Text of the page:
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<title>Aim for the edges. </title>
<p>
An amazing shift has happened in the last 10 years, as an artist.
</p><p>
<strong>You now have a better chance of being successful by being remarkably unusual</strong>, than by being normal and mainstream.
</p><p>
Songwriters constantly search for that universal theme, aiming to write the next “Yesterday” that will resonate with millions of people for decades to come.
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But what good is the next “Yesterday” if nobody hears it because your music is too normal?
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(See my article called “<a href="http://sivers.org/well-rounded">Well-Rounded Doesn't Cut</a>”.)
</p><p>
You already know we're moving to a niche-driven culture, probably permanently. In 1948, Milton Berle's TV show had 80% of all viewers, because it was one of only three choices! When the Beatles played on Ed Sullivan, they had 60% of all viewers. The biggest American Idol episode gets 30% now. There won't be another Michael Jackson Thriller or Fleetwood Mac Rumours.
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With unlimited options online, music fans don't wait for mainstream media to tell them what to do - they explore, click, follow links, and can immediately listen to absolutely anything they've heard people talk about. Because of this, tastes are more spread-out than ever.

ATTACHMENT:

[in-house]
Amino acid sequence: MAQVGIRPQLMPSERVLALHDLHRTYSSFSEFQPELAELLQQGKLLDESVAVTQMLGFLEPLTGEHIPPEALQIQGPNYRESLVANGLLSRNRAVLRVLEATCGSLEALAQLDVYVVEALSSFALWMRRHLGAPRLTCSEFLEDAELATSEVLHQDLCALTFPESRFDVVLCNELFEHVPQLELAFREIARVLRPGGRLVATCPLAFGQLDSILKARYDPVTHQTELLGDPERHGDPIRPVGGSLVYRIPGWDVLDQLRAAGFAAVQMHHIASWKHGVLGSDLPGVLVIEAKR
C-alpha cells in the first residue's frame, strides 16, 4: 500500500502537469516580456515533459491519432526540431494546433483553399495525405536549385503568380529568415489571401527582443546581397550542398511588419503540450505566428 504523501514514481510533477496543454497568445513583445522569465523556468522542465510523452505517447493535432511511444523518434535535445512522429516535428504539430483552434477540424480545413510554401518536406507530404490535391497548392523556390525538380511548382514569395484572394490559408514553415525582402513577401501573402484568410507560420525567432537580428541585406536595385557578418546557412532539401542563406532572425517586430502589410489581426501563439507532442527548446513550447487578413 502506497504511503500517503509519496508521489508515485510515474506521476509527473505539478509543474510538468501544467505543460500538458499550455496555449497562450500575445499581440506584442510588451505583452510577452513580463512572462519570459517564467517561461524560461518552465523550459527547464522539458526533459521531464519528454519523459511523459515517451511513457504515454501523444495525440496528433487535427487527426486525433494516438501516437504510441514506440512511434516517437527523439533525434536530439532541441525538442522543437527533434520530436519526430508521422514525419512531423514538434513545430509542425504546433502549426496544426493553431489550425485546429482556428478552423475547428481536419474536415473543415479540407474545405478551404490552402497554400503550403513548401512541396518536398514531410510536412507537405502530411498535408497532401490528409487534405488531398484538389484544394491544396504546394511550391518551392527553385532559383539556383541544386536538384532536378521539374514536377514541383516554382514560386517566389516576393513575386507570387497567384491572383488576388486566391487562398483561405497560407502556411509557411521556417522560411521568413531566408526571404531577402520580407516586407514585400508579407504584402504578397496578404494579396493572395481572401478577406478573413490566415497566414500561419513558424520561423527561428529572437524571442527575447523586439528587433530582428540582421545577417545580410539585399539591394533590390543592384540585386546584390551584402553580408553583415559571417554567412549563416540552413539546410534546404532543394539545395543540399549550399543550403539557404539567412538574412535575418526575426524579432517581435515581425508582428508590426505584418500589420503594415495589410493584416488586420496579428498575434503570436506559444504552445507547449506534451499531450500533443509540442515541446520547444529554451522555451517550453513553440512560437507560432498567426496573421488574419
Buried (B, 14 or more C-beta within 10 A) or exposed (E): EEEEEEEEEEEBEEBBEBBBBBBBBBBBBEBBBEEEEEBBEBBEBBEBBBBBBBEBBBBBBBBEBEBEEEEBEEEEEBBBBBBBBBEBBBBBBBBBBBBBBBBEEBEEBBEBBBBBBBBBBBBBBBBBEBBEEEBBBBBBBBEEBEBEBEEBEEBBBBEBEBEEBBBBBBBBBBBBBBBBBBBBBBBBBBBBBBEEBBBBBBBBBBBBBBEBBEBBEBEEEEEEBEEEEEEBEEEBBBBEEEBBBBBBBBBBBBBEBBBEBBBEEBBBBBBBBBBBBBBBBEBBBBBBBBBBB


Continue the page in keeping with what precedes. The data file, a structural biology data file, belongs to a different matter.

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Your goal should be to <strong>attract and excite the people who have headed to the edges</strong>. They're the ones who are looking for something new, and more likely to rave about it if you impress them.
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<strong>I think of this like an archery range metaphor:</strong>
</p><p>
In the old music business (before 1997) it felt like hit-single-or-nothing. The only way you could be successful was to hit a tiny 1-inch target on the other side of a field. If you missed by an inch, you get nothing.
<br /><img src="http://sivers.org/images/archer-hard.jpg" width="350" height="250" alt="http://www.flickr.com/photos/davepearson/537677681/" />
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Now it's like the target is huge, and you can aim for the edges, and hit something pretty easily - BUT - there's a catch : someone cut out the middle.
<br /><img src="http://sivers.org/images/archer-easy.jpg" width="350" height="250" alt="http://www.flickr.com/photos/davepearson/537677681/" />
</p><p>
If you're still aiming for the middle of the target, there's nothing there. They're all out exploring niches.
</p><p>
Aim for the edges.
</p>